40. #edtechchat — Another hashtag about using technology efficiently and effectively in the classroom. The weekly Twitter chat is often lively and full of ideas. (Twitter chat: Mondays at 8 p.m. Eastern / 5 p.m. Pacific)
41. #tlap — TLAP stands for Teach Like a PIRATE, the wonderful book by the aforementioned Dave Burgess. This hashtag will encourage you with ideas and inspiration related to bringing passion, enthusiasm and engagement into the classroom. (Twitter chat: Mondays at 9 p.m. Eastern / 6 p.m. Pacific)
42. #ditchbook — Shameless self-promotion here. At this hashtag, we talk about what teaching with less reliance on the textbook looks like. We’re always sharing ideas related to technology, creativity and innovation. (Twitter chat: Thursdays at 10 p.m. Eastern / 7 p.m. Pacific)
43. #tosachat — This is the digital gathering of TOSAs (teachers on special assignment), but educators of all walks will find it helpful. This hashtag will equip you to lead other teachers and try innovative ideas in your classroom. (Twitter chat: Mondays at 11 p.m. Eastern / 8 p.m. Pacific)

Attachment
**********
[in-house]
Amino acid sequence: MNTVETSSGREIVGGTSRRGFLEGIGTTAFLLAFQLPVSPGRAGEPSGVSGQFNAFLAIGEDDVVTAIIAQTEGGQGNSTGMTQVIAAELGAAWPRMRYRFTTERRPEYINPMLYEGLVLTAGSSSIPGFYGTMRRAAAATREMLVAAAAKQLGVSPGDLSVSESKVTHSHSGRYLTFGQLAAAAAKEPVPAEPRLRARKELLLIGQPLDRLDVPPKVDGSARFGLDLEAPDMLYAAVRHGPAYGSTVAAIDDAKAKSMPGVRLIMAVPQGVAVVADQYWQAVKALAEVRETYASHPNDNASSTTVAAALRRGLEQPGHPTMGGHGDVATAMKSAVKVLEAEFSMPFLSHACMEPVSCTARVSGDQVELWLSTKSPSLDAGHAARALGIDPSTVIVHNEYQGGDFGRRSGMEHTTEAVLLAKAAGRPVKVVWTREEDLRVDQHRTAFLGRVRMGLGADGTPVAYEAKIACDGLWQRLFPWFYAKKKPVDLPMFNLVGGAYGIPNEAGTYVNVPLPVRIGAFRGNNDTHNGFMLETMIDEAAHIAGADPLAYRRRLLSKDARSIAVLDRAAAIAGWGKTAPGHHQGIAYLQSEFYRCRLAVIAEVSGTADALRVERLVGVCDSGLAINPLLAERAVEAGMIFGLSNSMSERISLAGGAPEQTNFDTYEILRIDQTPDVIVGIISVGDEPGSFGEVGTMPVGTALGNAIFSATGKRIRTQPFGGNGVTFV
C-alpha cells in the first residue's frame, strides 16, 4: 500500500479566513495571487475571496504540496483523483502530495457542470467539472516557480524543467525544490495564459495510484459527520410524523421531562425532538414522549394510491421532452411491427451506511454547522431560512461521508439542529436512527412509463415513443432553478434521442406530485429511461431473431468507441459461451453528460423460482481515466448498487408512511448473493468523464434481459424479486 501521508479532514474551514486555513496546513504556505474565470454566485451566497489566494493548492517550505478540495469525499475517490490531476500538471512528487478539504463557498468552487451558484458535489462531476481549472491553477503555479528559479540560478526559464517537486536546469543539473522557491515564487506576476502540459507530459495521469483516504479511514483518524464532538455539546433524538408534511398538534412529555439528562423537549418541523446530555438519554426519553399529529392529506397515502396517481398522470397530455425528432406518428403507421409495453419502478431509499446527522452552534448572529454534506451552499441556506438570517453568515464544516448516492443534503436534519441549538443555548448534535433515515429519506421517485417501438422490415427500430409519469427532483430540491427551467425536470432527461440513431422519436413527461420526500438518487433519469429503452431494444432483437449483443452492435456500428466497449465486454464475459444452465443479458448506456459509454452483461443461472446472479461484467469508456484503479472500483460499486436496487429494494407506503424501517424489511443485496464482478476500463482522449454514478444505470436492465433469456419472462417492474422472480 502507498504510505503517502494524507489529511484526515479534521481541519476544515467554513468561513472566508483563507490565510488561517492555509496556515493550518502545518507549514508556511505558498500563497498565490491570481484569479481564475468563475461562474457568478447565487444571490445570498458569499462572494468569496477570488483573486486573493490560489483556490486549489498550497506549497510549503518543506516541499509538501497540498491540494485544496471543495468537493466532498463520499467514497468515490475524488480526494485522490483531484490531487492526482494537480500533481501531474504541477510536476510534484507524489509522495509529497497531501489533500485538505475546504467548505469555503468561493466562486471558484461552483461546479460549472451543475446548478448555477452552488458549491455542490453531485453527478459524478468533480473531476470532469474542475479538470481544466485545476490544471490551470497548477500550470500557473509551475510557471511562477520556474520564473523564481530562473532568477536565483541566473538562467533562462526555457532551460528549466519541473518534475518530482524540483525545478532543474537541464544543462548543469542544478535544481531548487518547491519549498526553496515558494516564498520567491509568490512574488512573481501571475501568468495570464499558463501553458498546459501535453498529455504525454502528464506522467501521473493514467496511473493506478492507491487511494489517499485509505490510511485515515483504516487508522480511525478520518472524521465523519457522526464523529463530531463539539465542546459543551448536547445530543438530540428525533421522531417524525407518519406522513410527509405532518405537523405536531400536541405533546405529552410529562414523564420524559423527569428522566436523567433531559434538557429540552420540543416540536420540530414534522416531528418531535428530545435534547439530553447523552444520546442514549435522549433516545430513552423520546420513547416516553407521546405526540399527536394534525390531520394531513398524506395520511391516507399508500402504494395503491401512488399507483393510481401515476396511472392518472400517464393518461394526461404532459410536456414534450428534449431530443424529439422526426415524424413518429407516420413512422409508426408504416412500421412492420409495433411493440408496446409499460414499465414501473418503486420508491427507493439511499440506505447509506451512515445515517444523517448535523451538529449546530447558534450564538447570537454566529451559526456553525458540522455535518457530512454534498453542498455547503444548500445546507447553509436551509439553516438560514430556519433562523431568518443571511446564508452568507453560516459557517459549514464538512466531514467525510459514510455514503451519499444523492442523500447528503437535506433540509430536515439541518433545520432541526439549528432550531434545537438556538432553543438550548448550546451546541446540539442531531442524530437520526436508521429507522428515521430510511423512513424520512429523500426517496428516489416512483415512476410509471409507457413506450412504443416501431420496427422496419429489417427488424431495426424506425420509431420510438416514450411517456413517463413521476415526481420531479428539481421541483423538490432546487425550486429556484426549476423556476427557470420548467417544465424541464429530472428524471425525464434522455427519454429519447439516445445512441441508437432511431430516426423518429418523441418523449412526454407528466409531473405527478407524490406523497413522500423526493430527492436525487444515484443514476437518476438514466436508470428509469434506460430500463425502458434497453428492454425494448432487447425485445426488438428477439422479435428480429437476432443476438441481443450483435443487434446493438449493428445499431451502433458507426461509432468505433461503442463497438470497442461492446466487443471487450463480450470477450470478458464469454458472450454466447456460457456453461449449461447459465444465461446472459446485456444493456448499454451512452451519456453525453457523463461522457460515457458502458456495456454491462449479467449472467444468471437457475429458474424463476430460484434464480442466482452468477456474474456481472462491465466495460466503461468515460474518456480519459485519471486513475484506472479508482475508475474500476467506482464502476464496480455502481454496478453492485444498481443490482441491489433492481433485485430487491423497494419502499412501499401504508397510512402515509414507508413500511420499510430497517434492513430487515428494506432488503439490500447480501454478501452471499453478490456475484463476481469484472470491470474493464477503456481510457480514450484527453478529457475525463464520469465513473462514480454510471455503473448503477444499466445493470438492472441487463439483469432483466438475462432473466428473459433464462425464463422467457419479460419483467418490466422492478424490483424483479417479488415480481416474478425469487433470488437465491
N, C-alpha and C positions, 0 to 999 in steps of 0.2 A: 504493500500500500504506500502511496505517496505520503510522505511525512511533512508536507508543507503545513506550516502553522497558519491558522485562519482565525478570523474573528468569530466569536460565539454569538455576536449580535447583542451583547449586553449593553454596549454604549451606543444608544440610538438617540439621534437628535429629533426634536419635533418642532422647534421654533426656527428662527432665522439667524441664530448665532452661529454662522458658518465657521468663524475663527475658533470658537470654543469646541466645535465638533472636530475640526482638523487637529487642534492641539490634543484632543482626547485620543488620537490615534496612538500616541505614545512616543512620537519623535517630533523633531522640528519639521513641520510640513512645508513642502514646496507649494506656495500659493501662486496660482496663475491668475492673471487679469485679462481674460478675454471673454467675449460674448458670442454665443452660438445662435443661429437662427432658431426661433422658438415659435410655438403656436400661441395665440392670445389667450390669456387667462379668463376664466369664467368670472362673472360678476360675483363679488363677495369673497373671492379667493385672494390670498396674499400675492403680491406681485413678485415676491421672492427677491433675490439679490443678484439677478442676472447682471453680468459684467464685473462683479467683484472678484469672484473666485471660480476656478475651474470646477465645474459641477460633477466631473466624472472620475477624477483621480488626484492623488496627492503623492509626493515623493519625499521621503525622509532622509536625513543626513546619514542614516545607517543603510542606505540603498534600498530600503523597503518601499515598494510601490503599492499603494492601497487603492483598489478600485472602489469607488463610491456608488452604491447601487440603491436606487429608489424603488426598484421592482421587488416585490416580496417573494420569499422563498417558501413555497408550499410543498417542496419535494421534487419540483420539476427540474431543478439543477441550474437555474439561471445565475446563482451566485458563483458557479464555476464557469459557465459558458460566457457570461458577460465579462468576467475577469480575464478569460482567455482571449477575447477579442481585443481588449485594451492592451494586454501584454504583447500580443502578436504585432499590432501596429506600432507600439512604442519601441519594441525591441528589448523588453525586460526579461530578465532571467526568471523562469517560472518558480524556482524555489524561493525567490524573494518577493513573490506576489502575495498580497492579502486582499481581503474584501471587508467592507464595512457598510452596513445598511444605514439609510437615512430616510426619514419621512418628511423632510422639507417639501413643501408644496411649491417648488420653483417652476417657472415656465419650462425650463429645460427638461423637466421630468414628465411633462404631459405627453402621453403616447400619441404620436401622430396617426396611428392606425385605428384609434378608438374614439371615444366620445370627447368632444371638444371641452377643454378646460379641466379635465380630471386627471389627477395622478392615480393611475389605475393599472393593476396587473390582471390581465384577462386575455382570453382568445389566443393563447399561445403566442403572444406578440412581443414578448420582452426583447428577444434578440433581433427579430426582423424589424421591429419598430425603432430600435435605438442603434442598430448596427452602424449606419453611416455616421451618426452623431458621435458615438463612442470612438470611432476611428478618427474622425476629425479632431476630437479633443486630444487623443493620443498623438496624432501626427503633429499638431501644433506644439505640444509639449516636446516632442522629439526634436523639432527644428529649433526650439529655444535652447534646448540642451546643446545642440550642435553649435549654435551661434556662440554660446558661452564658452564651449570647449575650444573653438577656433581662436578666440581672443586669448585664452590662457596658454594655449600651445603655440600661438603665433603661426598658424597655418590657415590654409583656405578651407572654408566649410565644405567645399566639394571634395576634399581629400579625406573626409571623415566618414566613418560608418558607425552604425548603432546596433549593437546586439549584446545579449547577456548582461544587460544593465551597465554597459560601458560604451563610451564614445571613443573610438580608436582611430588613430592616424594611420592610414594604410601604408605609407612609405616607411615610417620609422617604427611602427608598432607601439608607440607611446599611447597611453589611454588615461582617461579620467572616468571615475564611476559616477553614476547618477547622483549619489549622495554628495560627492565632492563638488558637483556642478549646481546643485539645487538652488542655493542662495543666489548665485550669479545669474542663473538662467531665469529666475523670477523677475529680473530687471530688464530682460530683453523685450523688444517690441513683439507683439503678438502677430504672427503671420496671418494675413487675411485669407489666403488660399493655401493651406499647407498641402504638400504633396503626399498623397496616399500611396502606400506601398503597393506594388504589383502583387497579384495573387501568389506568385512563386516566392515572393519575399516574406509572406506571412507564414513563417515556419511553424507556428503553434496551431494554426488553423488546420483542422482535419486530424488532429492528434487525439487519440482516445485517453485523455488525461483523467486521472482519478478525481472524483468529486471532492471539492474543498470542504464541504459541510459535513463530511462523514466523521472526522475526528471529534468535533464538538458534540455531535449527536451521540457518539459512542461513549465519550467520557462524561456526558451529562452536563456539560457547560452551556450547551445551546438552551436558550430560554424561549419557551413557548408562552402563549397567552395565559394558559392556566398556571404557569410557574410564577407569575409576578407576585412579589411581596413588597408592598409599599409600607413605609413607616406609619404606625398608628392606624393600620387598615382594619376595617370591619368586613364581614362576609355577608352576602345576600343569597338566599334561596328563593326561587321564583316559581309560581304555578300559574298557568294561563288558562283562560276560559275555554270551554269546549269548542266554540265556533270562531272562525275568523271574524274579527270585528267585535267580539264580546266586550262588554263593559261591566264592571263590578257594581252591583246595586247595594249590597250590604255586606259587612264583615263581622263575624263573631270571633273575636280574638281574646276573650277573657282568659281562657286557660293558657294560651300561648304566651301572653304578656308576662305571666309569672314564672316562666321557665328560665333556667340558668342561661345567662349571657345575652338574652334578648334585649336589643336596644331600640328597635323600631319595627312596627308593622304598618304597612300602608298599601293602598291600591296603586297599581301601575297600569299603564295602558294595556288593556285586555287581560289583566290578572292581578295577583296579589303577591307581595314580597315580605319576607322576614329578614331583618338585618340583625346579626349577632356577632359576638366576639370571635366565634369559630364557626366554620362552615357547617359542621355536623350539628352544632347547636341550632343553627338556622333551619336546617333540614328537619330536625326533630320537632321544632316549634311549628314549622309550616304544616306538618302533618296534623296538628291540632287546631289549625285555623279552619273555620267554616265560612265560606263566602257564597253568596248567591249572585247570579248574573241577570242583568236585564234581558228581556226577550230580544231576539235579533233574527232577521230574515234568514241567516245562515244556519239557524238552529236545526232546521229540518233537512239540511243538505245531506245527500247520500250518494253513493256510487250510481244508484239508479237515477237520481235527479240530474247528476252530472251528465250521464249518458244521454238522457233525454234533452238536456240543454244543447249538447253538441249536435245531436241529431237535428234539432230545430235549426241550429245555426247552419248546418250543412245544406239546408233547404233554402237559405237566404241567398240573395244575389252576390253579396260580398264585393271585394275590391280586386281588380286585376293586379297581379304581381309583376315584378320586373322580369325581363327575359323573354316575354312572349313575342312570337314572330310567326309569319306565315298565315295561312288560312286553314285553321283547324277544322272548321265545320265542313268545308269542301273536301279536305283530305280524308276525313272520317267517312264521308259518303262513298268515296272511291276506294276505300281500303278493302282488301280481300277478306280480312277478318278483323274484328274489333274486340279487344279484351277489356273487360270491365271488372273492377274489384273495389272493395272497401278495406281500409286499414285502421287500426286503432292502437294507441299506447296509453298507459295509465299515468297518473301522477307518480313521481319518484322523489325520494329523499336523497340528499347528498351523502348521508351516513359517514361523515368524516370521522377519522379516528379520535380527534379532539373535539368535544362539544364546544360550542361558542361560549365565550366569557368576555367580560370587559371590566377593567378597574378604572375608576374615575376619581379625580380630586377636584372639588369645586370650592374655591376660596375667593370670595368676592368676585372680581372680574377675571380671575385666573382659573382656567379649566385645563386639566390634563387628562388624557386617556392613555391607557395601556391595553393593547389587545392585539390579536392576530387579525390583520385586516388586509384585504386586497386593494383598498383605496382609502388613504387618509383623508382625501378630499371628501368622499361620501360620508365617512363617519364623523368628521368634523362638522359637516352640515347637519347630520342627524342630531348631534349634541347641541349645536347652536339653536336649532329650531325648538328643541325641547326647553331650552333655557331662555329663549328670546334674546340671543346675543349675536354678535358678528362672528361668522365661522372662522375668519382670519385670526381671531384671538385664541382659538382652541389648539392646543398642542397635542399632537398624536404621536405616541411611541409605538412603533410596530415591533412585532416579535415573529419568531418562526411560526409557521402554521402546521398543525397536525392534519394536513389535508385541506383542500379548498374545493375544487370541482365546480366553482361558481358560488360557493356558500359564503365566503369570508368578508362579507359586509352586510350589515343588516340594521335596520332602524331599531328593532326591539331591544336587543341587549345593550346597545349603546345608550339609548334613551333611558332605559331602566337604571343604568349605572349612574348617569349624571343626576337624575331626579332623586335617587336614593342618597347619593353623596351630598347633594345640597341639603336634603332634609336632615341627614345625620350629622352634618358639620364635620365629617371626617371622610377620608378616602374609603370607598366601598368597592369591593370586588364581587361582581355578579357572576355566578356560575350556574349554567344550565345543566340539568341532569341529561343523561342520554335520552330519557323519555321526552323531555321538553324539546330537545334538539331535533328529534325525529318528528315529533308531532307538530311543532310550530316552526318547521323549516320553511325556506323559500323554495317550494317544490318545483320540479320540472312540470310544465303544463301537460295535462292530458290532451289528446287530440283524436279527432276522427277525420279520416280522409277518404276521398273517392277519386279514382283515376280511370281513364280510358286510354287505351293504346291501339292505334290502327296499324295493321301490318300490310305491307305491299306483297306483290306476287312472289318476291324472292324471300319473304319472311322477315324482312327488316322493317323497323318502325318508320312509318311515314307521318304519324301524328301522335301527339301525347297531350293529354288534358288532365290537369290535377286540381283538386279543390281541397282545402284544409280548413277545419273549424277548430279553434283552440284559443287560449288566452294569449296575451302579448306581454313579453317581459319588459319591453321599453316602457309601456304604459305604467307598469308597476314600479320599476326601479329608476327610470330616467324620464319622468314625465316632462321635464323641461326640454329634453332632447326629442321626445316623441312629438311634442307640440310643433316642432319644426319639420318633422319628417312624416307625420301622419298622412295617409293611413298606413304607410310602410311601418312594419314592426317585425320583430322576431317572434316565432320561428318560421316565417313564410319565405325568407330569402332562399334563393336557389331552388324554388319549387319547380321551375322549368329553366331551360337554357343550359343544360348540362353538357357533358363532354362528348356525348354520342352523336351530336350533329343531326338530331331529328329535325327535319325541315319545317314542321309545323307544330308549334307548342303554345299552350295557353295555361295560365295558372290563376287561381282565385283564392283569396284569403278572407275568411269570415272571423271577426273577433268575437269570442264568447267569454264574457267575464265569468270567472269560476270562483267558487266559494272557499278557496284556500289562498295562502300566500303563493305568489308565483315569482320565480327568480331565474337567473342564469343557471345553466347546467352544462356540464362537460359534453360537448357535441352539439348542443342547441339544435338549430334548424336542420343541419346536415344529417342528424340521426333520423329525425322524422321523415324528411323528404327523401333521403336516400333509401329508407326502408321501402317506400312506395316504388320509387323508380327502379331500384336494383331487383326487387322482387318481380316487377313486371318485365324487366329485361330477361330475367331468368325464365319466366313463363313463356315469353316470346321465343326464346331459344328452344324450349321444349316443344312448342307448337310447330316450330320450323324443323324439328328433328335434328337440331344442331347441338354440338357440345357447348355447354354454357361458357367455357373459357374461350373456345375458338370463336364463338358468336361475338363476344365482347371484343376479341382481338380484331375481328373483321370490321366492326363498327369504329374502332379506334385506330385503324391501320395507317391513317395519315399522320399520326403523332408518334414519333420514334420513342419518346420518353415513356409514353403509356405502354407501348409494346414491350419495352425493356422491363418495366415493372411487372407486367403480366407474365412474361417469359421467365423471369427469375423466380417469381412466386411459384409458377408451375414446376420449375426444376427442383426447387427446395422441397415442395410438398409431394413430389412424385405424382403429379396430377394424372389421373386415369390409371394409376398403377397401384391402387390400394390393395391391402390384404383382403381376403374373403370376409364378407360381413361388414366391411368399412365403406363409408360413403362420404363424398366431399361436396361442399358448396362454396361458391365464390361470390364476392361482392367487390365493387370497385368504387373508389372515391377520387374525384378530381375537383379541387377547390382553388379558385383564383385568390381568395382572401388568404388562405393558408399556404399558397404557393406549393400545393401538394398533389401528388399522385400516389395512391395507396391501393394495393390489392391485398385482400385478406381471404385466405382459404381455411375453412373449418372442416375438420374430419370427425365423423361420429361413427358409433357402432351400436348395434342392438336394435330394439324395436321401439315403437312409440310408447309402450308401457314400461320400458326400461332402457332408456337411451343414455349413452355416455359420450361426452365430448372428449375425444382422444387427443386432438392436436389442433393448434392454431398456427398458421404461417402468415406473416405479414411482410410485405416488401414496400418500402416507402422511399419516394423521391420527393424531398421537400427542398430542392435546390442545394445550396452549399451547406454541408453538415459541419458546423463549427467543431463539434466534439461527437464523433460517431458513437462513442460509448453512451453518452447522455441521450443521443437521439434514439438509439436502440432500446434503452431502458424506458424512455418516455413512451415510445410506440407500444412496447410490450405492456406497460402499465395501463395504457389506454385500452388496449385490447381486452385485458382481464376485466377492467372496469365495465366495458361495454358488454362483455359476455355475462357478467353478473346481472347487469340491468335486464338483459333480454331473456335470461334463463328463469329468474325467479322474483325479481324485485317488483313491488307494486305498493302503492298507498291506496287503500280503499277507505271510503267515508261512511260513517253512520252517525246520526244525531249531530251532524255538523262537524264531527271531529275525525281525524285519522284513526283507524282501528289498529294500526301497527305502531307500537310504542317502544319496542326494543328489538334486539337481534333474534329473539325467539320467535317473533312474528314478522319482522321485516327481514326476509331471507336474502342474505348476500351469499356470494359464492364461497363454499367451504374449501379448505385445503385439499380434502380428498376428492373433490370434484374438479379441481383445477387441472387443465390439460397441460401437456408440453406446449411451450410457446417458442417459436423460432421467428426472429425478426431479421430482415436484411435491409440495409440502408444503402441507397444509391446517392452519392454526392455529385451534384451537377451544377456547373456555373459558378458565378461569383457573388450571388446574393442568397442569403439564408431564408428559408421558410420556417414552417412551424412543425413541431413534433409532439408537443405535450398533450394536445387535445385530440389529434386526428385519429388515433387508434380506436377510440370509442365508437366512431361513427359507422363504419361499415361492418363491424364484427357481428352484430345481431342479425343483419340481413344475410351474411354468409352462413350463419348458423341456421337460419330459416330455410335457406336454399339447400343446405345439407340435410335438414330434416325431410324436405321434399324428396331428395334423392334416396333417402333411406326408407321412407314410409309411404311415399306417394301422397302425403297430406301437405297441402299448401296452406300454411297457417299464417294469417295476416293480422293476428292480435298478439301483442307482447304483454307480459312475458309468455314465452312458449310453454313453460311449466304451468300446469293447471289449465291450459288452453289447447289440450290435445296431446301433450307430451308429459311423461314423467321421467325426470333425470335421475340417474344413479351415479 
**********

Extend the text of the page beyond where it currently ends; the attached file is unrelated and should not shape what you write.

44. #weirded — This hashtag, led by the incomparable Doug Robertson, is quite possibly the most unique, irreverent educational community on Twitter. They always take a fun twist on educational topics and keep people smiling. (Twitter chat: Wednesday at 10 p.m. Eastern / 7 p.m. Pacific)
45. #googleedu — The official Google for Education hashtag. Educators share ideas related to using Google tools in the classroom here.
46. #gafesummit — GAFE Summits are hosted by the EdTechTeam all over the world. The hashtag for their events always generates great ideas.
47. #gafe4littles — Some teachers believe that Google Apps aren’t for young students. Christine Pinto disagrees! She’s a kindergarten teacher whose students do lots of creating using them and Google Classroom. You’ll find great ideas in this hashtag.
48. #hyperdocs — Hyperdocs are these great interactive digital activities that students can do independently. They were created by Lisa Highfill, Kelly Hilton and Sarah Landis. The hashtag is full of creative Hyperdocs creations by teachers all over the world.
49. #edumatch — Sarah Thomas (mentioned above) and others get like-minded educators connected through this hashtag. They always have lots of fun doing it, too! (Twitter chat: Sundays at 6 p.m. Eastern / 3 p.m. Pacific)
50. Your state’s hashtag — Pretty much every state has a Twitter hashtag (although some are more active than others). Find your state’s hashtag in this spreadsheet. Plus, be sure to look for a hashtag related to your grade level or content area, too!
[reminder]What other people and hashtags deserve to be on this list?[/reminder]